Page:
Libyan elections: Low turnout marks bid to end political crisis

Some polling stations have been left empty, as the BBC's Rana Jawad reports from Tripoli

Voting has ended in a Libyan general election marred by low turnout and deadly violence.

The election is seen as a last chance to end the anarchy that has gripped the country since the 2011 overthrow of Muammar Gaddafi.

Officials said about 630,000 people voted, fewer than half of those eligible.

At least five people died in clashes between government forces and militants in the eastern city of Benghazi.

Security officials said Islamist insurgents had opened fire on a local security headquarters. At least another 30 people were wounded, they added.

In a separate incident in Benghazi, unidentified gunmen shot dead human rights activist Salwa Bughaighis at her home shortly after she had returned from voting.

Security officials said her attackers had been hooded and were wearing military uniforms.

Ms Bughaighis, a lawyer, played an active part in the overthrow of Col Gaddafi and became a member of Libya's interim National Transitional Council.

A native of Benghazi, she had three children.

Security problems

During the day, Libyan TV showed mostly empty polling stations in the main cities.

Some polling stations stayed closed for security reasons in the flashpoint cities of Derna in the east, Kufra in the south-east and the main southern city of Sabha, officials said.

Polling station closes in Tripoli. 25 June 2014 Election workers sealed ballot boxes after polling stations closed
A vehicle destroyed by clashes on the road leading to Tripoli's airport - 19 May 2014 Libya has been unstable since Col Gaddafi's overthrow in 2011

The election was called a month ago amid government claims that a renegade general was plotting a coup.

General Khalifa Haftar denied the allegation, but launched a military offensive against Islamist militias whom he accused of holding Libya to ransom.

At least 70 people were killed in the ensuing battles. Gunmen also stormed the parliamentary building in the capital, Tripoli.

More than 1.5 million voters were registered for the election, down from 2.8 million who registered for Libya's first election in 2012.

The UN had described the poll as "an important step in Libya's transition towards stable democratic governance".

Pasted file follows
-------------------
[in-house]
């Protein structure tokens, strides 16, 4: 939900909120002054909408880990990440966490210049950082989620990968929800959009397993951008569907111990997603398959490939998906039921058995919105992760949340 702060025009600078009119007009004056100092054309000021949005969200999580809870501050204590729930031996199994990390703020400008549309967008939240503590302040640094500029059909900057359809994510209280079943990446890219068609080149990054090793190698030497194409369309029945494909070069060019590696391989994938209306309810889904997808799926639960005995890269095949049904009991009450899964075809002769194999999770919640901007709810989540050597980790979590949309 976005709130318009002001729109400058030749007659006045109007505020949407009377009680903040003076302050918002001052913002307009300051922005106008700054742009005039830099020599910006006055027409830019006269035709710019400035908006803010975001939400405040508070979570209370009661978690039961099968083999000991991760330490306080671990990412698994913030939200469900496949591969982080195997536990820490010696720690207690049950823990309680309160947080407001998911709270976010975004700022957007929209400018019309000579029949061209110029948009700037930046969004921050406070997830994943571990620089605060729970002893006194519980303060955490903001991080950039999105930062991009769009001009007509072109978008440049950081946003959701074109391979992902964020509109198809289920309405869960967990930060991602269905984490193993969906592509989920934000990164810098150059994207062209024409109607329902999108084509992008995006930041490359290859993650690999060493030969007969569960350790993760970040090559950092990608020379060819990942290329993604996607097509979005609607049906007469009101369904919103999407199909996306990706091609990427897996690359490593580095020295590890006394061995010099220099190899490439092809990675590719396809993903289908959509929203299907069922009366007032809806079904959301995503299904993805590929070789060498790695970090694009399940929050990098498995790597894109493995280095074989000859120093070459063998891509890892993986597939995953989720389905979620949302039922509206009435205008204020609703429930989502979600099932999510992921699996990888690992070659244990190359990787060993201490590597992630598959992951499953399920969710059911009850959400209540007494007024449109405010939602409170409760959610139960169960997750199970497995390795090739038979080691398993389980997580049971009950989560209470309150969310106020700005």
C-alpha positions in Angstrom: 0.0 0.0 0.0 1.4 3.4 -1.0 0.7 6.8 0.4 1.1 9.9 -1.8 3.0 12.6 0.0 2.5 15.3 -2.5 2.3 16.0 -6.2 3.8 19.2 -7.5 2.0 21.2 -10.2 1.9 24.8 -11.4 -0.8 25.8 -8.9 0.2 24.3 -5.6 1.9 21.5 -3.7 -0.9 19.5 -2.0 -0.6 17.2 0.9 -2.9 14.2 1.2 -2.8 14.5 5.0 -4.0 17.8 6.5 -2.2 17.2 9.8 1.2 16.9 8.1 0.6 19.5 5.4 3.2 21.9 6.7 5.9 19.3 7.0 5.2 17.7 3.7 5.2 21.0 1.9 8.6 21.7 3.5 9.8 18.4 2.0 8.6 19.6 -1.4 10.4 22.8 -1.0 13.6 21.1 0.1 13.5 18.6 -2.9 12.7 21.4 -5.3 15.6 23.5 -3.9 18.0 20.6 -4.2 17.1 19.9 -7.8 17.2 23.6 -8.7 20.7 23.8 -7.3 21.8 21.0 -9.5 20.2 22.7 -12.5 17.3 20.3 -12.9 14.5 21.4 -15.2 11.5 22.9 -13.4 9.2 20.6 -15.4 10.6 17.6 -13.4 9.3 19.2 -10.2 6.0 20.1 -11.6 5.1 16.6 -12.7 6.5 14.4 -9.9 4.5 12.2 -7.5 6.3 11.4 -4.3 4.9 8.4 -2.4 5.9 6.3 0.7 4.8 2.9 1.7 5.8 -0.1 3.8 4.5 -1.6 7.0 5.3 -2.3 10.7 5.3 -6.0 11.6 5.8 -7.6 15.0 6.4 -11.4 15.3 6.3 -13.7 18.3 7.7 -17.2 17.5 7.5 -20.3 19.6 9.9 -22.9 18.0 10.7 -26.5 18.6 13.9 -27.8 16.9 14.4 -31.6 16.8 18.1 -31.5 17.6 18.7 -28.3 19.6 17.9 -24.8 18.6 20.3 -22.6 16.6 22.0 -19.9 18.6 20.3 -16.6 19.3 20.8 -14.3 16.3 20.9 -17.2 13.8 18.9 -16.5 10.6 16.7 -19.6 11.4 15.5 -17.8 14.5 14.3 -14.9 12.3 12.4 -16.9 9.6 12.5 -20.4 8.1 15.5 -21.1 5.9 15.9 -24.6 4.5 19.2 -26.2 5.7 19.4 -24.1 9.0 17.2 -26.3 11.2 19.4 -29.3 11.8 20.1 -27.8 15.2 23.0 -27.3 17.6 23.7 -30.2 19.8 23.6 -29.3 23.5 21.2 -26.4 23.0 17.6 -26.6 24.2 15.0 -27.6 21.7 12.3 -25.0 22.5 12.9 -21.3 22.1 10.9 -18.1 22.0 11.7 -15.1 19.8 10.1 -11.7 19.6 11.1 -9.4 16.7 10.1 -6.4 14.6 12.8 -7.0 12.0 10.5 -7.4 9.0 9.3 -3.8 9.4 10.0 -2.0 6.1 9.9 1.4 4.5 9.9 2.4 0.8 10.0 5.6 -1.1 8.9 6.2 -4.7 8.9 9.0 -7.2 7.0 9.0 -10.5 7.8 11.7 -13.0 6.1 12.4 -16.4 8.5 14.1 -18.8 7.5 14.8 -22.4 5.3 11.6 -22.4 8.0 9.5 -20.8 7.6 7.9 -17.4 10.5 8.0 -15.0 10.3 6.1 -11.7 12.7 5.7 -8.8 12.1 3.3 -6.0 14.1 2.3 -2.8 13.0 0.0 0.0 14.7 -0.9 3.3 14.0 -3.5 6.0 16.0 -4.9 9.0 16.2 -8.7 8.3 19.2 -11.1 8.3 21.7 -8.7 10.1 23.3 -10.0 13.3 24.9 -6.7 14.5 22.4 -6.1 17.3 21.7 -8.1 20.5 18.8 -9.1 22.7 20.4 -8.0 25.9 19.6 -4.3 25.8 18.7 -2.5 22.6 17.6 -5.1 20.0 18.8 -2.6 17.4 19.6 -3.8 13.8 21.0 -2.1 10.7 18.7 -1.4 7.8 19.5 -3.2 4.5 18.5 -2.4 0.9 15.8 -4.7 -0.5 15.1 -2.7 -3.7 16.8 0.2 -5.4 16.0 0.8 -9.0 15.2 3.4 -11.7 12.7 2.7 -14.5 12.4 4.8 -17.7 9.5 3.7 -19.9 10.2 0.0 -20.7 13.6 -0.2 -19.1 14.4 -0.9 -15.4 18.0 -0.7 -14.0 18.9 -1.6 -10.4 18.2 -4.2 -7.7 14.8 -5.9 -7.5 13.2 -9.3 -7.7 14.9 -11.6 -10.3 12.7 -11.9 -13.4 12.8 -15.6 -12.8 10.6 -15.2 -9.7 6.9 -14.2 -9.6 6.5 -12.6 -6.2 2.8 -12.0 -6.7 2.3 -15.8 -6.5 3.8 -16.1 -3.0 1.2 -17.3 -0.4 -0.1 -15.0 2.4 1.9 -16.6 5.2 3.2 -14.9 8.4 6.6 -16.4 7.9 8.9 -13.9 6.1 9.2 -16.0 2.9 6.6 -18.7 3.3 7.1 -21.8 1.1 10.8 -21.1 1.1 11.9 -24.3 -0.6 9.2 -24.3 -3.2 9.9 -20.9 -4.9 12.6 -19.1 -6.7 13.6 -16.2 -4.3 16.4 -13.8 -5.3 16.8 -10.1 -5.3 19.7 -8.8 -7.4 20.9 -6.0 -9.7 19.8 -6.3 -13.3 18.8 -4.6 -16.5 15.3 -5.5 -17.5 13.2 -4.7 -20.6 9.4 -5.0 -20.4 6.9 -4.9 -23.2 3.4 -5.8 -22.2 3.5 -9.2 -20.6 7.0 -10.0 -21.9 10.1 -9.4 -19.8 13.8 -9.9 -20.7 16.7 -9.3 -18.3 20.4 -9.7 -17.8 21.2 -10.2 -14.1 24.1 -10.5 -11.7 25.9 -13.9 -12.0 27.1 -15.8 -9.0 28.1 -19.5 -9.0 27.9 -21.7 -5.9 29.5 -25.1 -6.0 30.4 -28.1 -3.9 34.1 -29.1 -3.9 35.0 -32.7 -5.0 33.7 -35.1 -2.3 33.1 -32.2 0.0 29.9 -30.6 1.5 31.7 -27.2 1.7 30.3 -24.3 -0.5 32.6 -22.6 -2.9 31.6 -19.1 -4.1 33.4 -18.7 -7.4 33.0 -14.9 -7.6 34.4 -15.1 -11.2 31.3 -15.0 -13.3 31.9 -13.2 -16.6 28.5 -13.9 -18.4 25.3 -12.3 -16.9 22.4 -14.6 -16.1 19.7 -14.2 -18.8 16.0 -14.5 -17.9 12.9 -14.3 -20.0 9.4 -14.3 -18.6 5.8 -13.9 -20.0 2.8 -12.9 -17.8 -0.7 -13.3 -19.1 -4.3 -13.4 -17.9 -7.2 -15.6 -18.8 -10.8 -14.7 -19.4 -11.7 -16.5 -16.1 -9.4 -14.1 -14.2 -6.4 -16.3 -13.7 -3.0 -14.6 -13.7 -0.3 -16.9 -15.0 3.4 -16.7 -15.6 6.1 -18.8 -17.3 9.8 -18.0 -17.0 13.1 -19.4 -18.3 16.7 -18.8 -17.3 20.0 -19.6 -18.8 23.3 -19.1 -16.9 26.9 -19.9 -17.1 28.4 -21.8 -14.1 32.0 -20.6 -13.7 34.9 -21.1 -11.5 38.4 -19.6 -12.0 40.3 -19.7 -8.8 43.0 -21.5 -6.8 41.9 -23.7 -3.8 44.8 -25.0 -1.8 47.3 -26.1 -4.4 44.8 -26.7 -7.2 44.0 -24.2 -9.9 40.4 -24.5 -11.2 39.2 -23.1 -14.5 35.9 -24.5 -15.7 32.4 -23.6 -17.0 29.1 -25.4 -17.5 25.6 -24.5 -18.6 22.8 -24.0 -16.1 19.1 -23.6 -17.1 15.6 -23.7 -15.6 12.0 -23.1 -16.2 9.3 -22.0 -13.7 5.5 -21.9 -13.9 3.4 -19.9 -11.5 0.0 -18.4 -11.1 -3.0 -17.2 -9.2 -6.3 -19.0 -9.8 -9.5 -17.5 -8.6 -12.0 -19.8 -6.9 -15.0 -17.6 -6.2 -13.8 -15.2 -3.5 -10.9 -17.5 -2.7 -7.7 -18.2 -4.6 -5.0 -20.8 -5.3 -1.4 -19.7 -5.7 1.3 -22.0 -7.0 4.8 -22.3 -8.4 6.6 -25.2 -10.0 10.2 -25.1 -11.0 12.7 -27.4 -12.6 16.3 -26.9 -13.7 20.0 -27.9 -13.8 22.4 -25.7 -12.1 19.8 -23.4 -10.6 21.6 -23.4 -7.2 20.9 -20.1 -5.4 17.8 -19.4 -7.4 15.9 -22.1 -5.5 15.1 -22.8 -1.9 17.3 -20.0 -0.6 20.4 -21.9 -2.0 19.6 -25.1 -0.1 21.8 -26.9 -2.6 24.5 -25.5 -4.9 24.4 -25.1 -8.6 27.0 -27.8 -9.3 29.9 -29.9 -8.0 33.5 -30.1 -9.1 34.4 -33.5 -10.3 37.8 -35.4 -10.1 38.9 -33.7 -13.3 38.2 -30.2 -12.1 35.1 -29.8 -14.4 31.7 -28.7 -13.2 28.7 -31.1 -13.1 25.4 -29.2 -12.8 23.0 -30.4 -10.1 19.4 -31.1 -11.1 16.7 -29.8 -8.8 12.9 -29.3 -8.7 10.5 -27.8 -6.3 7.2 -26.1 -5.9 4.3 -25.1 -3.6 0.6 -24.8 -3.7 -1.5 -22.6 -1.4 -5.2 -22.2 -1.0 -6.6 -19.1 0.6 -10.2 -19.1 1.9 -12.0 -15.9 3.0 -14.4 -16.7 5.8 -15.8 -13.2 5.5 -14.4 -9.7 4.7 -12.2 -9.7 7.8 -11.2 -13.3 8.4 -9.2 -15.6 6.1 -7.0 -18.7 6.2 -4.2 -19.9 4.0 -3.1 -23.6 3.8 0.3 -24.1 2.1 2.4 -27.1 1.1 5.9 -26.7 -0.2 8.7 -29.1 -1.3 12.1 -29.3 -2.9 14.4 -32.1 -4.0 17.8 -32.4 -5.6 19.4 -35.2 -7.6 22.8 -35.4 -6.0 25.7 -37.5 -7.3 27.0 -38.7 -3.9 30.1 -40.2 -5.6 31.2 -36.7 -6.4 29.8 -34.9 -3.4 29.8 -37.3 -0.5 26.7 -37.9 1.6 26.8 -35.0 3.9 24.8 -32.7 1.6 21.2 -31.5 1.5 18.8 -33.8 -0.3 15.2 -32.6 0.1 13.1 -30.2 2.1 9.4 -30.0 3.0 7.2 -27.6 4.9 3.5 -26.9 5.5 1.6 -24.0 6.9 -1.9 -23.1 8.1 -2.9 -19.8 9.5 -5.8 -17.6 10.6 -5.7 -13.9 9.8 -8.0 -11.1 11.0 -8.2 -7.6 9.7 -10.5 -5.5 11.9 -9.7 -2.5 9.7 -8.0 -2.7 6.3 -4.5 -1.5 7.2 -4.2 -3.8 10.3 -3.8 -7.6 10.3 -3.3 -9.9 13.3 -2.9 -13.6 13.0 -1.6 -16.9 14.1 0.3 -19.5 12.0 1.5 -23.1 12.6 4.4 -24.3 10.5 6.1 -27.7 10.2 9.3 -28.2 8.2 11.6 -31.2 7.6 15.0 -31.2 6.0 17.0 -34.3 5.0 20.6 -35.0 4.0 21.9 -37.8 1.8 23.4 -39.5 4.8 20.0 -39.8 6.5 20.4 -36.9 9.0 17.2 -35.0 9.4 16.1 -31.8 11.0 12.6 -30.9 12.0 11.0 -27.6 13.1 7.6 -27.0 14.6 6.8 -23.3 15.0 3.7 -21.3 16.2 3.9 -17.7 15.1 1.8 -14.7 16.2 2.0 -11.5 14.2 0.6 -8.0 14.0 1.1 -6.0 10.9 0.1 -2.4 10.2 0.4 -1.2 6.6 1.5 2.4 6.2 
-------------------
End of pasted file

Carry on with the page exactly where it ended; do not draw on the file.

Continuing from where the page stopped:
Nearly 2,000 candidates were vying for places in the new 200-seat parliament, the House of Representatives.

Liberal parties defeated Islamists in the 2012 elections, but there were no party lists this time.

Instead, candidates contested parliamentary seats as individuals - a decision taken to reduce tensions, the BBC's Rana Jawad in Tripoli says.

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Analysis: Rana Jawad, BBC News, Tripoli

The new parliament will replace the General National Congress, a body that became riddled with controversy, political deadlock and the ideological battles that have raged since the historic election nearly two years ago.

Though many Libyans have grown wary of the politics since then, they have not quite given up on democracy yet. As one prospective voter put it, "We will keep voting until we get the right people in."

It comes at a critical time for Libya, with growing pockets of instability and a prevailing sense of chaotic politics that is crippling the country.

This election is seen as a fresh start, but the underlying divisions, involving political and armed groups, remain. They are all seeking to either overrule or outgun each other. Until these differences are set aside and a compromise reached, the tangible progress many hope for will stay out of reach.

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The assembly has been widely blamed for the crisis in Libya, she adds.

The cabinet issued a decree earlier this month that parliament would be based in the second city, Benghazi.

The move appears to be an attempt to placate residents of the city who feel neglected, despite triggering the revolution that led to Col Gaddafi being toppled, our correspondent says.

However, it is unclear whether new MPs would feel safe in Benghazi, which has been badly affected by recent fighting, she adds.

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